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Take the Time to Update your Will

April 11, 2005

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James P. Dean

Article Originally Published: Spring 2005

The information contained in this article is not intended to be legal advice. Readers should not act or rely on this information without consulting an attorney.

By some accounts, 70% of adult Americans do not have a will. If you at least have gone to the trouble of getting a will, consider yourself ahead of the curve. But your work is not completely done. A will is not a static instrument.To serve its purposes, it must keep current with life changes, including an individual’s financial circumstances, and with some external factors, such as tax laws. With the help of a professional, you should periodically review your will, staying alert to new or different circumstances that might call for updates.

Marriage, Divorce, and Remarriage. Obviously, a marriage usually brings a new beneficiary into the picture, and a divorce may remove one. Some of the changes in a will prompted by a change in marital status may not be so apparent. For example, when a widow or widower remarries, the will may need to be updated to show how children from the previous marriage and the new spouse are to be provided for.

Additions and Subtractions. A new child is a new beneficiary, but a will can and should cover more than just the distribution of property to heirs. Parents can name a guardian, and even an alternate guardian, to care for their children in the event that something happens to both parents. Absent such a provision in a will, a court will appoint a guardian.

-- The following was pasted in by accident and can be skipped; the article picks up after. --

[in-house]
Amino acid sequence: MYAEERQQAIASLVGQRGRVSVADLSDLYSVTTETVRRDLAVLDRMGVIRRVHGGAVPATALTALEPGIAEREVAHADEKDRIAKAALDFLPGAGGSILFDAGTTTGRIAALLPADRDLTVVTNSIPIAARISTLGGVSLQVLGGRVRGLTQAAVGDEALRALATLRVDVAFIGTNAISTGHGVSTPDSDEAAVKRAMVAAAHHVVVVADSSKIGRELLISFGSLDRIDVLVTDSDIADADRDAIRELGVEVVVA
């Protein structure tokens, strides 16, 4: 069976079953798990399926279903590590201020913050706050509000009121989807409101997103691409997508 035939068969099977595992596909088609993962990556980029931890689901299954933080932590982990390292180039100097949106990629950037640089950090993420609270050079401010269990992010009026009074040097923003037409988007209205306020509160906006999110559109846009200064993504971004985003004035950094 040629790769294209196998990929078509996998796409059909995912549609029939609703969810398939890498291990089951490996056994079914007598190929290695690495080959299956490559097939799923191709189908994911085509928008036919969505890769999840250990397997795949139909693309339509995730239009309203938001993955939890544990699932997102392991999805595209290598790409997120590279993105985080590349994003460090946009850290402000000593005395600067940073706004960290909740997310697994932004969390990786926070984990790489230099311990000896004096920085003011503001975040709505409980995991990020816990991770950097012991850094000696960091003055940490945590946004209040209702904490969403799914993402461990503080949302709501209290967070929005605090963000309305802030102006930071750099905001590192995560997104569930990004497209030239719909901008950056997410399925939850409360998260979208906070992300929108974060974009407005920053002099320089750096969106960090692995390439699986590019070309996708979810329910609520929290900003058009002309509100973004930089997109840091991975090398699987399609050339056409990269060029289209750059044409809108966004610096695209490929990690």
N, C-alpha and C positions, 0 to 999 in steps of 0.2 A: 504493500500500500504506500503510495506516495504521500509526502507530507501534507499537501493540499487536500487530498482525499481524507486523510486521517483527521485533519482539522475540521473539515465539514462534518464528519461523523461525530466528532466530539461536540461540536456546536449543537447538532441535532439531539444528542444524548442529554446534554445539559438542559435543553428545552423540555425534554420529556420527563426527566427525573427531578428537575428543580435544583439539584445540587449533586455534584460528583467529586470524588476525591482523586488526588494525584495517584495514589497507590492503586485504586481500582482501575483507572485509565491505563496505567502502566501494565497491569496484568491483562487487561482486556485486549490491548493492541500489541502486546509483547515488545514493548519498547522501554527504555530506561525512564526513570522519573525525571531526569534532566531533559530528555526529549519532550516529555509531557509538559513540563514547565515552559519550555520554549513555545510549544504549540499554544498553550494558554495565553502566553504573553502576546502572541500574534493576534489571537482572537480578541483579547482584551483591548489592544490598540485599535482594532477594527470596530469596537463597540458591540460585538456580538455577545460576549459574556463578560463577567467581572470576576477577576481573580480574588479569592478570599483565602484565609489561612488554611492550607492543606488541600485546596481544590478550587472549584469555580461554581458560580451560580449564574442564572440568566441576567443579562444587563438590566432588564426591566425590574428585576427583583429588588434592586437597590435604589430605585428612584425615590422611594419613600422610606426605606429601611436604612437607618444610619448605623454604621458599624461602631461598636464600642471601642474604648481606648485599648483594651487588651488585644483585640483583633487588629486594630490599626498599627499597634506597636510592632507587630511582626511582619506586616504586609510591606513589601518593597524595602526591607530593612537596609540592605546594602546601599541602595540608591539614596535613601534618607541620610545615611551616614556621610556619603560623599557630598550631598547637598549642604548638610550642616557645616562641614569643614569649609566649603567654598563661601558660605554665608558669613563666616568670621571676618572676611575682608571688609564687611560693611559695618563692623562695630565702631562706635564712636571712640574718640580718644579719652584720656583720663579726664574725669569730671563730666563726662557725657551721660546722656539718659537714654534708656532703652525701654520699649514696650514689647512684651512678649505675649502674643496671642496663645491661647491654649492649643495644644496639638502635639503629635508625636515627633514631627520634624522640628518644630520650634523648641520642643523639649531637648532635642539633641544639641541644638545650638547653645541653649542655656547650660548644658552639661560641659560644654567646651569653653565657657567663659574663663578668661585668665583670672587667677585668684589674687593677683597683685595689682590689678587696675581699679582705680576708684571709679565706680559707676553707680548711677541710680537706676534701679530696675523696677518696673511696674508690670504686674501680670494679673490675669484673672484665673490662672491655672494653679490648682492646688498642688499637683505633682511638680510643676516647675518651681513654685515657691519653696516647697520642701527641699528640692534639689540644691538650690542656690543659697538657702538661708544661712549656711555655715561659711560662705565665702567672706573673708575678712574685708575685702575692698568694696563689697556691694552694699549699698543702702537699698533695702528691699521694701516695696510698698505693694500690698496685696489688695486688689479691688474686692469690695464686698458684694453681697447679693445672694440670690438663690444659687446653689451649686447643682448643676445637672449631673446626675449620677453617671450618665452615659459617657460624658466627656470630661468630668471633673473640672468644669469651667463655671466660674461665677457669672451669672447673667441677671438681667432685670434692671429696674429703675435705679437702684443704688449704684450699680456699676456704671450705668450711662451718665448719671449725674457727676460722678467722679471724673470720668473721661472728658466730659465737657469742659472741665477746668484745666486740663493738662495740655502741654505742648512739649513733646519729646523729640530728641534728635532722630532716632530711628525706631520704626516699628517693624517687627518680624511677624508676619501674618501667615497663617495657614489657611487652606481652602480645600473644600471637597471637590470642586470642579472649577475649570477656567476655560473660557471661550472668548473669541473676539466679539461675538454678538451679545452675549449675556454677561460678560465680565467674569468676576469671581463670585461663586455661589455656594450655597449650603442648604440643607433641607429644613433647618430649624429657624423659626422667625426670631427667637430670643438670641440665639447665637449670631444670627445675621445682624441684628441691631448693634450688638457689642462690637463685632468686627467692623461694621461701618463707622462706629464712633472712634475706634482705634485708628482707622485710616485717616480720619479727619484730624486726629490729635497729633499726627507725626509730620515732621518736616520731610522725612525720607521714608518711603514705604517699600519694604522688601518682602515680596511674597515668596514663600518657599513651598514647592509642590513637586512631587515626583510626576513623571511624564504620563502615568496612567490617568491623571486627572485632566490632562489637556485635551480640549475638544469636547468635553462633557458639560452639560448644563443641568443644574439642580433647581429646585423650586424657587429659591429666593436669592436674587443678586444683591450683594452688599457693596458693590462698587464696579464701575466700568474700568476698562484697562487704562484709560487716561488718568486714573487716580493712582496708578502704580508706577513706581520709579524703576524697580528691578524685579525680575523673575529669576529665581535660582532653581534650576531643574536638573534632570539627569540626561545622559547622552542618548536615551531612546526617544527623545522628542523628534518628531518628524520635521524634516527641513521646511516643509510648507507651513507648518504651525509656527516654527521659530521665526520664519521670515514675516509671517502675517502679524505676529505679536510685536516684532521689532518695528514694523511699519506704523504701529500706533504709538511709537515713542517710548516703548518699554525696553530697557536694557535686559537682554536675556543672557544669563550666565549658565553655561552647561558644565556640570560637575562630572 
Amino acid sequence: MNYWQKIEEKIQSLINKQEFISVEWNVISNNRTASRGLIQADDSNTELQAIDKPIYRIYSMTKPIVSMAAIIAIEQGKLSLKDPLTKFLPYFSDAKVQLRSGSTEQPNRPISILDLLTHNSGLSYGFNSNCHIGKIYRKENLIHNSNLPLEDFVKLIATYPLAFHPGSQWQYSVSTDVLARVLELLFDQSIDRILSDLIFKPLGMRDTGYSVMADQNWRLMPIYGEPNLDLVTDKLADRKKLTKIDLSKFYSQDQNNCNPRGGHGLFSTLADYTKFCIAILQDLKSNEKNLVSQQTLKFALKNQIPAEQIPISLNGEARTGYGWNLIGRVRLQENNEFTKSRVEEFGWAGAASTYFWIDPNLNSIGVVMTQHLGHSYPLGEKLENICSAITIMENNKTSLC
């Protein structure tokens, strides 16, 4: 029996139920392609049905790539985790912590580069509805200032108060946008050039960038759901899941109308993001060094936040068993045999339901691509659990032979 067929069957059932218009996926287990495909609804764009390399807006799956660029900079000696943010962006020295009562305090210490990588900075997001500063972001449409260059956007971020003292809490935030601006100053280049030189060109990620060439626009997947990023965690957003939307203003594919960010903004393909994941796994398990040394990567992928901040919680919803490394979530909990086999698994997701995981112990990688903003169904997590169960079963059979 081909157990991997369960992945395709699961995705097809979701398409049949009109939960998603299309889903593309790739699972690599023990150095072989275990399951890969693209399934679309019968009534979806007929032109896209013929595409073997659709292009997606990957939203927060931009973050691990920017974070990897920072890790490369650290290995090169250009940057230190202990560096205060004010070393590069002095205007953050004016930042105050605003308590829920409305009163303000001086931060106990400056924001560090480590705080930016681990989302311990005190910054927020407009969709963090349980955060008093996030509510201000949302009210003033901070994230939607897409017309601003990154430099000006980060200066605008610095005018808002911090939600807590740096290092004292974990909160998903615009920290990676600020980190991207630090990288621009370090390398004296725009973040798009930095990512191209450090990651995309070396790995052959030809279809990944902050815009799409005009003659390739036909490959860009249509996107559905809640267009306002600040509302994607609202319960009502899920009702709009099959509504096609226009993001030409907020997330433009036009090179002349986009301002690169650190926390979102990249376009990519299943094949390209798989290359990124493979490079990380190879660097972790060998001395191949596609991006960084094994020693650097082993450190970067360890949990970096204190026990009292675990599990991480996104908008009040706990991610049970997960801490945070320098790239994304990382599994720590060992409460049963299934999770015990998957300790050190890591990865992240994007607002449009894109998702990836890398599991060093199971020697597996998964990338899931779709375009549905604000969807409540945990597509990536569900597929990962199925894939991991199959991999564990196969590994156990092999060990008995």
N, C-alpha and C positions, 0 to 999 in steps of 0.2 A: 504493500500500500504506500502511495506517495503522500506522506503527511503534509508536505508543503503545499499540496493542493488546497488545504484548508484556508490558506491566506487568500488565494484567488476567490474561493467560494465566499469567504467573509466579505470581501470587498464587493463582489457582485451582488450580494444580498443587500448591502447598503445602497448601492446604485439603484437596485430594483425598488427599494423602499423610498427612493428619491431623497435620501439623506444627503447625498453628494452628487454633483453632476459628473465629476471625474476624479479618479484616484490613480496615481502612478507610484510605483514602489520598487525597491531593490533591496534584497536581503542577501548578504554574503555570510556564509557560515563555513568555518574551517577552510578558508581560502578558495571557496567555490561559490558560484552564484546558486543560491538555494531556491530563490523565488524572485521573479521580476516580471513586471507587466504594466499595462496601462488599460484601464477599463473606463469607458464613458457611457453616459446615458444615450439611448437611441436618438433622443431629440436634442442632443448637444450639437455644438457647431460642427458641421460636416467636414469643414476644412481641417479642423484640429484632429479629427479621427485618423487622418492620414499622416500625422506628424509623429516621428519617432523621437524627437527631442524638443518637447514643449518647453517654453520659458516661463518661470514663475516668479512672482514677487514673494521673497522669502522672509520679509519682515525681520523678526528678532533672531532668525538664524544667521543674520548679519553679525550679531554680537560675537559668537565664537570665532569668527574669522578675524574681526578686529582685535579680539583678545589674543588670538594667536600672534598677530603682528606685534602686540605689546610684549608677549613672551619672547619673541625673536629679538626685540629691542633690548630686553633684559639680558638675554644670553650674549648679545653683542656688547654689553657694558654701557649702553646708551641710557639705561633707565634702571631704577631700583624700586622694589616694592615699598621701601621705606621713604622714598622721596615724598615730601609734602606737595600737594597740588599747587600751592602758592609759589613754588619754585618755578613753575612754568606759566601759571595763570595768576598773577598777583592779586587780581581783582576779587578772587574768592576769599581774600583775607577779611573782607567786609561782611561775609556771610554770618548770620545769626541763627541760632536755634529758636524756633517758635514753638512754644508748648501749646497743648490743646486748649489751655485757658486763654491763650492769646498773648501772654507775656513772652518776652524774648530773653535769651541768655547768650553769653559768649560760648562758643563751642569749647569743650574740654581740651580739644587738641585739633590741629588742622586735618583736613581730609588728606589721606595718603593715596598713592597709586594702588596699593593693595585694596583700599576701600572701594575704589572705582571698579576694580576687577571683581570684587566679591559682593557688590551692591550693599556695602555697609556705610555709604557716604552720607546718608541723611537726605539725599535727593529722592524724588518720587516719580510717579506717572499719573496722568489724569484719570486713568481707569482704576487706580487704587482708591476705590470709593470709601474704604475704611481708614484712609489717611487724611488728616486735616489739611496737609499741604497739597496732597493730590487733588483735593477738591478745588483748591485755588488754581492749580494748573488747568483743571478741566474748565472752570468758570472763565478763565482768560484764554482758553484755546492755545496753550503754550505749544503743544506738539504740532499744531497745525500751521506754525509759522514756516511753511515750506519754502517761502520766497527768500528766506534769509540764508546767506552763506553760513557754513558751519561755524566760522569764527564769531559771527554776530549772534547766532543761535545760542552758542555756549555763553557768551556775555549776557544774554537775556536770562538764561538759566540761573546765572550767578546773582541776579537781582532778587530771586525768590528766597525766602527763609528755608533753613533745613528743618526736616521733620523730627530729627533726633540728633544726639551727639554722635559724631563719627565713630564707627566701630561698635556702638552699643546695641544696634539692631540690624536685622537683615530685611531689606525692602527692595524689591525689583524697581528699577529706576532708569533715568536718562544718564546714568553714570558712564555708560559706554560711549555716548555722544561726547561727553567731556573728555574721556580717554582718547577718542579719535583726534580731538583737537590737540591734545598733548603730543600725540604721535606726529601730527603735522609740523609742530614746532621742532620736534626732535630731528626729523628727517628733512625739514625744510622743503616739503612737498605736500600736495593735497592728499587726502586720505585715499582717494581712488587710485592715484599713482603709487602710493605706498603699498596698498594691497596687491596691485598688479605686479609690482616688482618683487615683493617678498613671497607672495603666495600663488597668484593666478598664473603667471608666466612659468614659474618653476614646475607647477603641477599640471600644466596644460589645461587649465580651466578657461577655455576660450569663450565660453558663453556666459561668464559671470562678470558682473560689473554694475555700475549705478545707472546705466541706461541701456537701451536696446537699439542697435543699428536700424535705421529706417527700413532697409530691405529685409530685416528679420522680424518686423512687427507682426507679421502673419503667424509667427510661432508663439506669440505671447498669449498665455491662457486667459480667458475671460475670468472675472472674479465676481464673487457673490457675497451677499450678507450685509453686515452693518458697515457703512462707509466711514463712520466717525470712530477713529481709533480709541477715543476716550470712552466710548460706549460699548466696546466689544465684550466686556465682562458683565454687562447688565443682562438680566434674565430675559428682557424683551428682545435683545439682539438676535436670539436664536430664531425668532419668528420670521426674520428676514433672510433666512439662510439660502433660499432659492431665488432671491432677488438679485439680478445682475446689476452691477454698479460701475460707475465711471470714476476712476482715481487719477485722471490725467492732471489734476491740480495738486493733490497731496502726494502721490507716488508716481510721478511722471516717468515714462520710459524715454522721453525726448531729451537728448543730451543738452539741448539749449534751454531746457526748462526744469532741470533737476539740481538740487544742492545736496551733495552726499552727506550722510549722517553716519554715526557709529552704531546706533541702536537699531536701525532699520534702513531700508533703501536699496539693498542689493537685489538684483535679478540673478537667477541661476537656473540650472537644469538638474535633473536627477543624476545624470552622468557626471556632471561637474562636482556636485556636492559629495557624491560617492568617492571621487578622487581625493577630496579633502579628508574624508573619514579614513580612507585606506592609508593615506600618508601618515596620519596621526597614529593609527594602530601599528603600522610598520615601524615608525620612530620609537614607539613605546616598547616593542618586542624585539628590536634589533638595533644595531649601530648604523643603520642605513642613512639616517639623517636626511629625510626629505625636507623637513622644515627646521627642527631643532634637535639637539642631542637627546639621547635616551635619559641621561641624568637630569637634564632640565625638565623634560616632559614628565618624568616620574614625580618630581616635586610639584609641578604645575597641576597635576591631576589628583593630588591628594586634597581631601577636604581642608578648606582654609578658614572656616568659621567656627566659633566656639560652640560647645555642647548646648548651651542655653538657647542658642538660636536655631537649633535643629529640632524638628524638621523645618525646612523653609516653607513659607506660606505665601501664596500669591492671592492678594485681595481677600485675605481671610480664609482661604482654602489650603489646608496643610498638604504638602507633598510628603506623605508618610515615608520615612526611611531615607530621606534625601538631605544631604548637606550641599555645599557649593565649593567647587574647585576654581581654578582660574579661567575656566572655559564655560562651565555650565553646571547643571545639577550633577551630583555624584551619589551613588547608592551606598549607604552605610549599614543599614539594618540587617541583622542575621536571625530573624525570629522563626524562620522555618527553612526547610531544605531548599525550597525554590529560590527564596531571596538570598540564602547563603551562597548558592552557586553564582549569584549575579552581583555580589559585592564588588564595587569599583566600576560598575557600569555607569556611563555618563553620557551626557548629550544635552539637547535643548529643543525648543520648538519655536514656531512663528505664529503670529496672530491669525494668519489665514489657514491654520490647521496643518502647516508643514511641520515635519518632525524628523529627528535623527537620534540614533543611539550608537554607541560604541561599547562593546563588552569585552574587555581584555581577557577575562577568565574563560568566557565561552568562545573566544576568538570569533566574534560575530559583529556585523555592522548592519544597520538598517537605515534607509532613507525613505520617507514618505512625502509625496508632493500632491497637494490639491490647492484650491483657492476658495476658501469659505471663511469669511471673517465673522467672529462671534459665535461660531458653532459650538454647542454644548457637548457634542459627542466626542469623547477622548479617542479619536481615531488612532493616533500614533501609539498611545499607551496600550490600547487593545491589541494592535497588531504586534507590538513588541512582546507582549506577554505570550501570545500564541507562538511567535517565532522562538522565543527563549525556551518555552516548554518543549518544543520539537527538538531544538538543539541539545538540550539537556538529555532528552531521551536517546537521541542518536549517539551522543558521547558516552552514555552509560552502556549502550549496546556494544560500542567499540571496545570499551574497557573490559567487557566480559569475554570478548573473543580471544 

The death of an executor, guardian, beneficiary or trustee creates a gap in how the will is supposed to operate. Fill in the gaps by making necessary changes, such as naming a new individual or, in the case of a deceased beneficiary, simply removing the lost beneficiary from the will.

Changing Fortunes. If you enjoy an unexpected windfall, you may still want the larger pie divided up as before. But it is likely that some changes in your will are called for. If the increase in the potential estate is large enough, it might trigger the need for planning to avoid or minimize estate taxes. A reversal of fortune also could suggest some changes. For example, you may have to revise downward that fixed sum you were planning to leave to a favorite charity.

Moving Out of State. You will not have to start from scratch if you move to another state, because all of the states recognize a will that was properly created in another state. Nonetheless, legal advice should be sought in the new state because changes in the law from state to state could require some tinkering with the will, especially if you move to or from a community property state.

Changes in Tax Laws. The government’s intentions can change even if your intentions have not. Some of the changes benefit individuals with wills, but you can take full advantage of them only if you are aware of them. The big item here is the schedule of changes to the federal estate tax exemption, which is the amount an estate can reach before it is subject to a hefty estate tax. The exemption amount is $3.5 million in 2009 and, under current law, it will be unlimited in 2010 (i.e., no federal estate tax at all) and then $2.0 million in 2011.

You Change Your Mind. If you decide you want to change beneficiaries, a guardian, or anything else in a will, you can do so. For example, you want to make sure that the beneficiaries in your will are the same as the beneficiaries you have named in your insurance policies and retirement accounts. Otherwise, the beneficiaries actually named in those documents will get the money from them, not the beneficiaries under the will. Bear in mind that no amount of talking about your new intentions will make them happen. The changes must be indicated in a properly executed will.

You should keep the finished product in a safe place with your other important papers. And be sure that your family knows where to find the executed will.